NASA’s Lucy mission has passed a critical milestone prior to its pioneering mission to tour five of Jupiter’s mysterious Trojan asteroids. All parts of the unmanned probe aced a system integration review.
As a result, NASA’s cutting-edge spacecraft can now be assembled and tested in preparation for its scheduled October 2021 launch.
No one anticipated that we would be building a spacecraft under these circumstances
If Lucy succeeds in its ambitious asteroid mission, NASA’s craft will be the first-ever to explore asteroids from up-close.
These ancient space rocks all orbit the gas giant and their intriguing compositions are expected to revolutionise our understanding of the outer solar system.
During its 12-year mission, Lucy will fly by seven Trojan asteroids, collecting data to help reveal the formation history of Earth’s cosmic neighbourhood.
READ MORE: Alien news: 25-mile long UFO seen on the Moon ‘Undeniable proof’
NASA news: The space agency’s Trojan asteroid mission has passed a ‘critical’ milestone
Lucy’s latest mission milestone confirmed NASA’s facilities, support personnel, and plans and procedures are on schedule to support the spacecraft.
The coronavirus pandemic has adversely affected space programs as much as every other sector.
This lead NASA and its partners to postpone construction on some of the instruments and components.
NASA’s Lucy assembly, test and launch operations team were forced to draw-up a new schedule to allow researchers to reorder the assembly and testing timeline.
This provides components and subsystems the necessary flexibility to get the asteroid observer ready for its October 2021 launch.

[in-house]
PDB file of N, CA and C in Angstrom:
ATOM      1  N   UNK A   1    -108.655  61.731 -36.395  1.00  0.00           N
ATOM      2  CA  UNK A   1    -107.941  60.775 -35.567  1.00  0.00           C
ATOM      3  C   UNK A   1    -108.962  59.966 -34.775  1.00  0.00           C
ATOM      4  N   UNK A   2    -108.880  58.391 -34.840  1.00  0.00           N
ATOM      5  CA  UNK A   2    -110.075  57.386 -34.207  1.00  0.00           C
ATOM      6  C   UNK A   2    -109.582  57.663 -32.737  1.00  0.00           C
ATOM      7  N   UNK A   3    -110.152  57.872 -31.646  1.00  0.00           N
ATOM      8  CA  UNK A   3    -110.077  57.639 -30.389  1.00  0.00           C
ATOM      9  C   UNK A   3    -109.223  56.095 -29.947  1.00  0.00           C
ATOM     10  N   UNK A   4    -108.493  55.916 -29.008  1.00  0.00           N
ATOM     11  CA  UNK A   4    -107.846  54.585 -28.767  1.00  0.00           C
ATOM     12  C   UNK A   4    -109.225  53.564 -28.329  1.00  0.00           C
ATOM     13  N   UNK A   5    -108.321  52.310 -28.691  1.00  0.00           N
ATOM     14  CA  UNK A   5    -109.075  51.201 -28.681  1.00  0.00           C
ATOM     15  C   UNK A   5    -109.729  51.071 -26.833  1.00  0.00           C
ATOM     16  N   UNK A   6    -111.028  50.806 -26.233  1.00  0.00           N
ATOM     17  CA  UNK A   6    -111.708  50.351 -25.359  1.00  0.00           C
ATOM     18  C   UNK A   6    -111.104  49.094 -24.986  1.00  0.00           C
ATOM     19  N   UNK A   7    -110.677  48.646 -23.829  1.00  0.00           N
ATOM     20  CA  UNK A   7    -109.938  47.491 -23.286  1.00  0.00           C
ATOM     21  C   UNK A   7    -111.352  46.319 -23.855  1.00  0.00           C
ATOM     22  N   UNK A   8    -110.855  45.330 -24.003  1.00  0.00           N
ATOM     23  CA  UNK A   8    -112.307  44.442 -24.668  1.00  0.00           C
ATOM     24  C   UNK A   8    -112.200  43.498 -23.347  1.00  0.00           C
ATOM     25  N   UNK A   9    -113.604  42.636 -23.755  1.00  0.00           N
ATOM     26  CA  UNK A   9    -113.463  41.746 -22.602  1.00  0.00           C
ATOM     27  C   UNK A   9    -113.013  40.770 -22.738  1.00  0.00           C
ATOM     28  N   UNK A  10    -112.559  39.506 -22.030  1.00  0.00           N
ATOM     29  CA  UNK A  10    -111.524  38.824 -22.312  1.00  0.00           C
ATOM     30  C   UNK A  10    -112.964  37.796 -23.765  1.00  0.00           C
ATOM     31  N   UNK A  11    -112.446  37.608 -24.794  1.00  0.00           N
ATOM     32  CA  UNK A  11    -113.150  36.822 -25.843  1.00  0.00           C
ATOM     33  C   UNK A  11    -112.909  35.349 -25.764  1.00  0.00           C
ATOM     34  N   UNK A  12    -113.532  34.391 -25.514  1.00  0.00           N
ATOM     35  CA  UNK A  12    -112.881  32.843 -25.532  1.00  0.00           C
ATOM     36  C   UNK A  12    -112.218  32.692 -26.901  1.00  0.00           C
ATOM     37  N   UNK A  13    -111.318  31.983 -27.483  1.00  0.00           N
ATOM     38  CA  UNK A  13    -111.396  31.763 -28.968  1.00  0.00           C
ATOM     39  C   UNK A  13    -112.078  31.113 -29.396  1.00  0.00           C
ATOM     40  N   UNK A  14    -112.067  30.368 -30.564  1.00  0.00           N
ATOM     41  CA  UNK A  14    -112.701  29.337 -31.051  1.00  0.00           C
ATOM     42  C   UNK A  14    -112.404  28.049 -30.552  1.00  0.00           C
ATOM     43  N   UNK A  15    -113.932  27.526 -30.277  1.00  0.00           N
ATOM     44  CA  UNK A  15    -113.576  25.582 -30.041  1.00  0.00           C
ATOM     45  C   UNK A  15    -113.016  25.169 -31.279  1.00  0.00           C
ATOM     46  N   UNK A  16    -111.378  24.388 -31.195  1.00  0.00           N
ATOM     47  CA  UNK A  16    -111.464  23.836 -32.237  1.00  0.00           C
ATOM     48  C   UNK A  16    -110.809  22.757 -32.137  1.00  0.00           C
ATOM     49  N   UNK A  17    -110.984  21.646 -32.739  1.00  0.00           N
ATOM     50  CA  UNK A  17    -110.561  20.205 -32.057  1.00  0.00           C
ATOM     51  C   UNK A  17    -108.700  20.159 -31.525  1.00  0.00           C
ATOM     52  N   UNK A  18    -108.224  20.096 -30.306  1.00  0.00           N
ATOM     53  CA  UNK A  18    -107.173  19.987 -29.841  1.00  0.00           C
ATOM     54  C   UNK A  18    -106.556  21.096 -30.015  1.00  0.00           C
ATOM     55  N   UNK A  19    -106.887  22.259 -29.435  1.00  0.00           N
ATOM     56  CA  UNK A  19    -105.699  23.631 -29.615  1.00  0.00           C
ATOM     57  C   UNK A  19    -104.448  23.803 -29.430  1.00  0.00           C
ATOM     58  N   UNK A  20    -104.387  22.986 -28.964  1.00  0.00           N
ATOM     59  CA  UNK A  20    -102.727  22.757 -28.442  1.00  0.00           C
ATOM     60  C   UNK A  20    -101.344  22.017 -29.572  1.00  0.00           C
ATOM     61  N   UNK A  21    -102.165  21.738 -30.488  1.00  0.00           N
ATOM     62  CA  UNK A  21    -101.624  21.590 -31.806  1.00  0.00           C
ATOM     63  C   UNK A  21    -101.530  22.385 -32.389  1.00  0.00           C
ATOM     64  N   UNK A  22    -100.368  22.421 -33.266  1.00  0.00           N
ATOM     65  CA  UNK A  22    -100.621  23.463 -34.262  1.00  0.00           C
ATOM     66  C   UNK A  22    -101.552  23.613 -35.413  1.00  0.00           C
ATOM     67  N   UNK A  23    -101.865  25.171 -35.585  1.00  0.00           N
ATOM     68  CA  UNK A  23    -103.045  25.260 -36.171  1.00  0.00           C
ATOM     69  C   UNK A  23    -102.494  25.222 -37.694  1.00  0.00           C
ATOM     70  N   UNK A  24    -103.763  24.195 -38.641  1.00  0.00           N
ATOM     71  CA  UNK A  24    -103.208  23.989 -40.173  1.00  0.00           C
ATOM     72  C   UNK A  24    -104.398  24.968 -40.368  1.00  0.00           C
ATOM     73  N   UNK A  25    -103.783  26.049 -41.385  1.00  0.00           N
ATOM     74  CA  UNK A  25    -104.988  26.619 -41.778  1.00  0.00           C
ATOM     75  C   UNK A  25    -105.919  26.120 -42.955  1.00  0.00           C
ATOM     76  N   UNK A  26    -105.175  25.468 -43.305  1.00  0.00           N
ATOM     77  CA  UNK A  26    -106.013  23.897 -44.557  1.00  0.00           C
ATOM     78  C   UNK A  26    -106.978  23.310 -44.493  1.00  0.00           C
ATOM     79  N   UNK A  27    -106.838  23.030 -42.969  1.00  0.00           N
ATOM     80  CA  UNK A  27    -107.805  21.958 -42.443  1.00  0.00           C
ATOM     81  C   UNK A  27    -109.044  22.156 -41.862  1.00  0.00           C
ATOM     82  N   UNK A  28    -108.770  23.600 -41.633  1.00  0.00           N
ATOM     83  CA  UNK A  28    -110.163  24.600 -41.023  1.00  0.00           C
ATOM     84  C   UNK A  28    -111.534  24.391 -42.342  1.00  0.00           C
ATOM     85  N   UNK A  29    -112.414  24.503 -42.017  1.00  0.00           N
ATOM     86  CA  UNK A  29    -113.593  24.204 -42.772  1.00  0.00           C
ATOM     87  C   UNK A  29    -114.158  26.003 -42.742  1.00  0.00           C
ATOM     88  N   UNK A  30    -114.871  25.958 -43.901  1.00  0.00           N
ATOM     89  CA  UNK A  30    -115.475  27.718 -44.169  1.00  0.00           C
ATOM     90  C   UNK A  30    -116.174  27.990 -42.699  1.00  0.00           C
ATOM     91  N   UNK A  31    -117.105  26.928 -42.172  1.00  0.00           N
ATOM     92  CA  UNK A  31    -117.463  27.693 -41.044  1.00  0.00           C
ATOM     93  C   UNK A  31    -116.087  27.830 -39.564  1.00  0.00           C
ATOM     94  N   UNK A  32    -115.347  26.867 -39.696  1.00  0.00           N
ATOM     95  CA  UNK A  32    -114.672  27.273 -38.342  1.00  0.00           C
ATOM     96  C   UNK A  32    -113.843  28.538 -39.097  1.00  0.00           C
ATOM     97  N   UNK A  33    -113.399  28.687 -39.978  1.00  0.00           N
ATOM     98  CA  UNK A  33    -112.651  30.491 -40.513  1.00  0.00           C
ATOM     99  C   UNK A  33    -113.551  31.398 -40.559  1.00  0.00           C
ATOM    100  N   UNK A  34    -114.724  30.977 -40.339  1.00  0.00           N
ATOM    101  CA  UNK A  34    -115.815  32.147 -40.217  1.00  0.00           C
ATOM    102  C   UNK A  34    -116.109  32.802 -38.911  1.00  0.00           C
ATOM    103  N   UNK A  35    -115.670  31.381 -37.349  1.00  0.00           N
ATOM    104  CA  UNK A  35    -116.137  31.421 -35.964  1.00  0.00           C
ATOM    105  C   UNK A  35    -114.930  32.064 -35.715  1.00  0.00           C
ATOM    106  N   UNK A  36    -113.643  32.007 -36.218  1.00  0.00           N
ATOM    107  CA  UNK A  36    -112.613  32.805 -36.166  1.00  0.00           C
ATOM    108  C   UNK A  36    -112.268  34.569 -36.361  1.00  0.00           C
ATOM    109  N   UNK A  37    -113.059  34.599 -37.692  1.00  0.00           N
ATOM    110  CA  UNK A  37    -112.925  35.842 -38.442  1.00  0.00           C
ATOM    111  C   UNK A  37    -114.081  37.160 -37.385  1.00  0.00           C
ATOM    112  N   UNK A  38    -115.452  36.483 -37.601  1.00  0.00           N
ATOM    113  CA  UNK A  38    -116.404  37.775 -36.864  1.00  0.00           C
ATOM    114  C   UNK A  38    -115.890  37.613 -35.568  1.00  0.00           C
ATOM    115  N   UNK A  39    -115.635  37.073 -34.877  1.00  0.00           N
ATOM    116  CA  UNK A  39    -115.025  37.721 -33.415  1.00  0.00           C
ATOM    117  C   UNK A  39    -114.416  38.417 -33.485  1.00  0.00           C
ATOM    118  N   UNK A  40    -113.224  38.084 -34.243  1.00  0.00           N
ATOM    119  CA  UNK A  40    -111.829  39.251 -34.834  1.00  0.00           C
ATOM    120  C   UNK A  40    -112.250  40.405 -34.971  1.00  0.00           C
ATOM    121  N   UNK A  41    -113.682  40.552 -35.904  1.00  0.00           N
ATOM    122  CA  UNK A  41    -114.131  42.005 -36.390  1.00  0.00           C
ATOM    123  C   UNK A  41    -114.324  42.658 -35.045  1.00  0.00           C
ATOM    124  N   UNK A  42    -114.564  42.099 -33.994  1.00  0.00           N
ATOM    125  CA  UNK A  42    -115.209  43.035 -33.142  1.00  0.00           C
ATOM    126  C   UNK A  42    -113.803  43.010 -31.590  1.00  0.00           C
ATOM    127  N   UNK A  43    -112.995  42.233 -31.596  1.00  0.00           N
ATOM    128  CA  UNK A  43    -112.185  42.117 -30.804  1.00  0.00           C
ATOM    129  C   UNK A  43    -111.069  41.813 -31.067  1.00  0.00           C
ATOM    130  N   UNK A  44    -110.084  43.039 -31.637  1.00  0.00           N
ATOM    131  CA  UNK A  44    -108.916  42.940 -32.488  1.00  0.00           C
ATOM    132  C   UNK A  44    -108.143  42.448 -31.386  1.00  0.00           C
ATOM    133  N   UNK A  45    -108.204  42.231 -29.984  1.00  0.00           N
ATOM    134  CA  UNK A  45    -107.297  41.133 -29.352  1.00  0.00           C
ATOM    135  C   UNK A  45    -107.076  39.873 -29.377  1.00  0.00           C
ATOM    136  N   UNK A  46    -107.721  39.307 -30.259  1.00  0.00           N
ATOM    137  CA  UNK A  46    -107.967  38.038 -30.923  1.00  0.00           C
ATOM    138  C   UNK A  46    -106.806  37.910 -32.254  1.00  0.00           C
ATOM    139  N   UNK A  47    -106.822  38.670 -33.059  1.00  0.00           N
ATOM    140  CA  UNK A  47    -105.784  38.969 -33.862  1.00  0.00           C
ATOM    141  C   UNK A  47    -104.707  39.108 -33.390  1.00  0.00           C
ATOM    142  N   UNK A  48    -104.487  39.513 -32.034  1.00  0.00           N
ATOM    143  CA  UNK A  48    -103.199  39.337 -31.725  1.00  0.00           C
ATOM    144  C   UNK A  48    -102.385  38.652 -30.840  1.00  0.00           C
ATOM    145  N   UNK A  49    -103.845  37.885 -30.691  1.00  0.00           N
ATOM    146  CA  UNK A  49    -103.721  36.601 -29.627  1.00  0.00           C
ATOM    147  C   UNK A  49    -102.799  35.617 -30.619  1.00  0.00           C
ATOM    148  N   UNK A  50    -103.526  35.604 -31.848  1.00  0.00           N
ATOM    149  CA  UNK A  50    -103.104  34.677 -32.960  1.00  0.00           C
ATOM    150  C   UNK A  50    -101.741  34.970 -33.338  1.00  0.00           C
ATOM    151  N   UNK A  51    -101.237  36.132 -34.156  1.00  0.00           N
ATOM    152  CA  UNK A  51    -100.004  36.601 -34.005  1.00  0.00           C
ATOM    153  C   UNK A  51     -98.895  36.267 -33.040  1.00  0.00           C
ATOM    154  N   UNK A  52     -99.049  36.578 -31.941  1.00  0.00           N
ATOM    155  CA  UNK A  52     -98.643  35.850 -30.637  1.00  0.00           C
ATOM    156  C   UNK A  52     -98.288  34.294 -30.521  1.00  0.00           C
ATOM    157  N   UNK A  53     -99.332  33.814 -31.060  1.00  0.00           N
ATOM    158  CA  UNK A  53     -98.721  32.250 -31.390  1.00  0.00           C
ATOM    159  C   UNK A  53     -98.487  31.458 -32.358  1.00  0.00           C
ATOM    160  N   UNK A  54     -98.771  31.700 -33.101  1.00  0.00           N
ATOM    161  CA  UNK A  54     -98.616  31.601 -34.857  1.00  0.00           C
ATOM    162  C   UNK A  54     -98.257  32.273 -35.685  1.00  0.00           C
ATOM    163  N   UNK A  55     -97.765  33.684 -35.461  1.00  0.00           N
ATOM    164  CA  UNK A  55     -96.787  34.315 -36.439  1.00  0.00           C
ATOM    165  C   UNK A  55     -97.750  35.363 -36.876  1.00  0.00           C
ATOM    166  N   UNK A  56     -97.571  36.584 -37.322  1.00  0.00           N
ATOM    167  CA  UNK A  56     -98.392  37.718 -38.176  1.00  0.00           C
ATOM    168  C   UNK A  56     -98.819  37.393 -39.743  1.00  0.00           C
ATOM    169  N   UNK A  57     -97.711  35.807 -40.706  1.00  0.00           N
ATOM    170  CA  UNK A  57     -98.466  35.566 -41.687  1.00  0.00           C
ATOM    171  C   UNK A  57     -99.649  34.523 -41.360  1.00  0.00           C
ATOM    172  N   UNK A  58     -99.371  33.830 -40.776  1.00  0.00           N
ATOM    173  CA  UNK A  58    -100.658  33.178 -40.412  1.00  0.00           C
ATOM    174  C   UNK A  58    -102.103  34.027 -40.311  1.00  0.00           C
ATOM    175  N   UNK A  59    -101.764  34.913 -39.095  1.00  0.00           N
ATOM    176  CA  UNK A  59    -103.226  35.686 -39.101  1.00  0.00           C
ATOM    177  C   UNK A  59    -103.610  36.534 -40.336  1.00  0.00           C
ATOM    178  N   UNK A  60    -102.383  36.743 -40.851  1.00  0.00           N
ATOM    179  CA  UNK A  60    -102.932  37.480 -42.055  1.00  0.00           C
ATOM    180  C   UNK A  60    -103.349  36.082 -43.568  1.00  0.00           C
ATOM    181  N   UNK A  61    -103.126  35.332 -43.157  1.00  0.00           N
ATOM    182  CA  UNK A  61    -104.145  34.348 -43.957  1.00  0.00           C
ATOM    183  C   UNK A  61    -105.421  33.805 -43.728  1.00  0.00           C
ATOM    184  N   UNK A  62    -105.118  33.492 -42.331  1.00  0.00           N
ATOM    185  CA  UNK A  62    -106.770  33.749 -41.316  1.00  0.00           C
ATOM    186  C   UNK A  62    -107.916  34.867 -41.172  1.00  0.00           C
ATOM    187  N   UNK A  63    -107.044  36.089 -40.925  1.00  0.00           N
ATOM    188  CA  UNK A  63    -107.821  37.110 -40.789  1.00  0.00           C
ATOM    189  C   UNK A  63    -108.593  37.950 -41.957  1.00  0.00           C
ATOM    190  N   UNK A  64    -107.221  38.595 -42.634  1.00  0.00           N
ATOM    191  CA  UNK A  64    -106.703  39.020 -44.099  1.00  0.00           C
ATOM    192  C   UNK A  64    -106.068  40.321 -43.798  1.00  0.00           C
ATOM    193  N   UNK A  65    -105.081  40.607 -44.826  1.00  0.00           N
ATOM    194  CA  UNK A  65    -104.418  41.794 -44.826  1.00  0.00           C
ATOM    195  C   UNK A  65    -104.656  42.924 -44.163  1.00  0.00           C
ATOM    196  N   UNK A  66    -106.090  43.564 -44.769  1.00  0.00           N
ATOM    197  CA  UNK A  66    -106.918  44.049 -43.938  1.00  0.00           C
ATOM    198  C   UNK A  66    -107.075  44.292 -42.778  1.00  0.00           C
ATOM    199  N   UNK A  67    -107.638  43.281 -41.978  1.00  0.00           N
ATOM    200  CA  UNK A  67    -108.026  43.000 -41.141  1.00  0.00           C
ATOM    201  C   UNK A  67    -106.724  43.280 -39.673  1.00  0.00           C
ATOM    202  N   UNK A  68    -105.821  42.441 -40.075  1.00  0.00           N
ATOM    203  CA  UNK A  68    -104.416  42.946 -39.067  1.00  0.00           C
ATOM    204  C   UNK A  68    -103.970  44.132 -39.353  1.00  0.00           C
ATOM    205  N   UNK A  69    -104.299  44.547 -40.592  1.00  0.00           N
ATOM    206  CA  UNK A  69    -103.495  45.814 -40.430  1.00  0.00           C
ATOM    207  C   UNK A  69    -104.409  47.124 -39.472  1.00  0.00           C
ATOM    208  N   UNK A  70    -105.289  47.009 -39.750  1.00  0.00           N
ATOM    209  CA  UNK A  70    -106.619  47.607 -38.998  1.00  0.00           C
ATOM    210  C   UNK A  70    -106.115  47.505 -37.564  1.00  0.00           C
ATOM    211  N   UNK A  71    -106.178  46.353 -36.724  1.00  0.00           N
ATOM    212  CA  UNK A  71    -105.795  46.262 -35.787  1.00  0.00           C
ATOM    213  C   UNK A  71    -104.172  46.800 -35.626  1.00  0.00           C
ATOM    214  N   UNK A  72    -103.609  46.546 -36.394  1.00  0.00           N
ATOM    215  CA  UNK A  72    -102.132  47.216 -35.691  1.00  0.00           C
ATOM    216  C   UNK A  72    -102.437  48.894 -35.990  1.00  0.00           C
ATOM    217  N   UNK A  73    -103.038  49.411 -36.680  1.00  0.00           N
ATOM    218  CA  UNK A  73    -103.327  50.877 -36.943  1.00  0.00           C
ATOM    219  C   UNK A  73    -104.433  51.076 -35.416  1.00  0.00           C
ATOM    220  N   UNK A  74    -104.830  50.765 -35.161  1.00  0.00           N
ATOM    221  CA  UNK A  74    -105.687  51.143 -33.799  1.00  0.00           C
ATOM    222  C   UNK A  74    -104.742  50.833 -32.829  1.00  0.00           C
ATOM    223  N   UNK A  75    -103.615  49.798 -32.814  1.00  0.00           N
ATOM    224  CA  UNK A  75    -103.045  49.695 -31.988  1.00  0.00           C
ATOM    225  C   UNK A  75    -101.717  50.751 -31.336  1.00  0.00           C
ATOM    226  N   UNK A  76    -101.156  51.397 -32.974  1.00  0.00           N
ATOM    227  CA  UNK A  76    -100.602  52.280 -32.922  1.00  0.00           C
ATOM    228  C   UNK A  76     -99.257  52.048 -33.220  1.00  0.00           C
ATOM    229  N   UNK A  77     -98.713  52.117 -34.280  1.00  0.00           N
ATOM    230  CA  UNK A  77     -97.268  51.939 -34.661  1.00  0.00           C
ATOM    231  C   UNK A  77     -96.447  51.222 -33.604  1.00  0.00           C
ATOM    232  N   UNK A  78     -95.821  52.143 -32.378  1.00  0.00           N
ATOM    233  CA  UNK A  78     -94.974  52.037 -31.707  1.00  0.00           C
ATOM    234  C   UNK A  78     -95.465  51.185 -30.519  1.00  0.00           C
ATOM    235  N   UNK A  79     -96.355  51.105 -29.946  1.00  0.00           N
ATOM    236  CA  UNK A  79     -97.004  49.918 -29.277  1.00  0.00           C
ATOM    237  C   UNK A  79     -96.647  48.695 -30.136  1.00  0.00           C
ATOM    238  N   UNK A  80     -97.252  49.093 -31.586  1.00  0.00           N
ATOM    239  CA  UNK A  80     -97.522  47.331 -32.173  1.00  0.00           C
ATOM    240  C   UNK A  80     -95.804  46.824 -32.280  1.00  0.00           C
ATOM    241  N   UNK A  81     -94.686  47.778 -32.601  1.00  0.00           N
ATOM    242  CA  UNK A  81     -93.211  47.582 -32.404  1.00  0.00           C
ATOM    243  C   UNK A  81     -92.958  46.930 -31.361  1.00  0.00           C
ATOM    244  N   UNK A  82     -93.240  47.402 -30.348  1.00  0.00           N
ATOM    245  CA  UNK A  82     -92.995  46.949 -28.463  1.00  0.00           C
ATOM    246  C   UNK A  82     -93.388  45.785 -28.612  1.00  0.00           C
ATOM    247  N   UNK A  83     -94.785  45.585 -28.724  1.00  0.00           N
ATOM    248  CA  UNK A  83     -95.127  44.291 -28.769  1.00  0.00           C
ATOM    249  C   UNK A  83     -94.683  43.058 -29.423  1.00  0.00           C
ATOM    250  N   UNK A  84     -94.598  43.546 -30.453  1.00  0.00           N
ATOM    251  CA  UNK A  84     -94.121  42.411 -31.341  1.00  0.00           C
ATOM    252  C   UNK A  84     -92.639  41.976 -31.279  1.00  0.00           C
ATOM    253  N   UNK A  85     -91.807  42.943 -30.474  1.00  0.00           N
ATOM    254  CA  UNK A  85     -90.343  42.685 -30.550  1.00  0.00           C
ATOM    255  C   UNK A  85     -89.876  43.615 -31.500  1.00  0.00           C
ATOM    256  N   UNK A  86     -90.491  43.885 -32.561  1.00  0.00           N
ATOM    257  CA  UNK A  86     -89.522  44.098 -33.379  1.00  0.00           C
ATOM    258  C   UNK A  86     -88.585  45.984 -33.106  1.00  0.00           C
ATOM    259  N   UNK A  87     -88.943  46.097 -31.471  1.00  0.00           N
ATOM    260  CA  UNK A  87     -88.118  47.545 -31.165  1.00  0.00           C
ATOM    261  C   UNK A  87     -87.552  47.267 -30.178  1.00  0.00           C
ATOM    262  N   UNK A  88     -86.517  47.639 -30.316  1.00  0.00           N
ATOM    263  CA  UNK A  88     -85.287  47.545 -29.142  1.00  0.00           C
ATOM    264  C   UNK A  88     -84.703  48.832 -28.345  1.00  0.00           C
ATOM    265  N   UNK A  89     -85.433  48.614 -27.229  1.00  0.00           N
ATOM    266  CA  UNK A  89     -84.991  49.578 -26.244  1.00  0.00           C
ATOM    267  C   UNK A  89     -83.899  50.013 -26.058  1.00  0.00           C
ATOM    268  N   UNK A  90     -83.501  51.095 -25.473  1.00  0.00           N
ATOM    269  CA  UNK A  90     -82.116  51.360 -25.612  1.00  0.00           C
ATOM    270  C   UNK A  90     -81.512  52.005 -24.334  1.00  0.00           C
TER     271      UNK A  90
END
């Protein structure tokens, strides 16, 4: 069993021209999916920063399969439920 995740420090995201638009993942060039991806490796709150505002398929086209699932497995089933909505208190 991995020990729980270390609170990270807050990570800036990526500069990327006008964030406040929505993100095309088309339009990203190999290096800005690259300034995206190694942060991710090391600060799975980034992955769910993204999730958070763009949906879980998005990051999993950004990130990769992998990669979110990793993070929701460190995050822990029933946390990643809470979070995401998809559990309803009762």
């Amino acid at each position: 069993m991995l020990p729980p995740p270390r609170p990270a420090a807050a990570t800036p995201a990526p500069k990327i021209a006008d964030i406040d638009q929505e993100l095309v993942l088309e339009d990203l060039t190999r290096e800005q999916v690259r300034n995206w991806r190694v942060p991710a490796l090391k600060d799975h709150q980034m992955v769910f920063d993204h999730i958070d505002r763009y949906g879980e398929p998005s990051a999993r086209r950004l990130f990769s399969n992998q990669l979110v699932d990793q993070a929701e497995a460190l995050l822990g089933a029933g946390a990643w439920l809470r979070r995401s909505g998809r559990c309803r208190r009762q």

Hal Levison, Lucy Principal Investigator, said: “No one anticipated that we would be building a spacecraft under these circumstances but I once again have been impressed by this team’s creativity and resiliency to overcome any challenge placed before them.”
Successful completion of this System Integration Review means the project can proceed with assembling and testing the spacecraft in preparations for launch.
The spacecraft is consequently on track to begin assembly, test and launch operations next month at a Lockheed Martin Space Systems facility.
Another upcoming milestone is the Key Decision Point-D, which occurs after the project has completed a series of independent reviews.
These cover the technical health, schedule and cost of the project.
This is currently scheduled to take place later this month.
With flyby encounters past eight different asteroids – one in the Main Asteroid Belt and seven in the Trojan swarms, Lucy will be the first space mission in history to explore so many different destinations in independent orbits around our Sun.
Last month, NASA’s other asteroid exploration mission Psyche passed its critical design review.
This allowed NASA to start making the various parts of the spacecraft.
The system integration review is the next big milestone in a mission’s lifecycle.
It takes place once all the parts have been made and tested separately.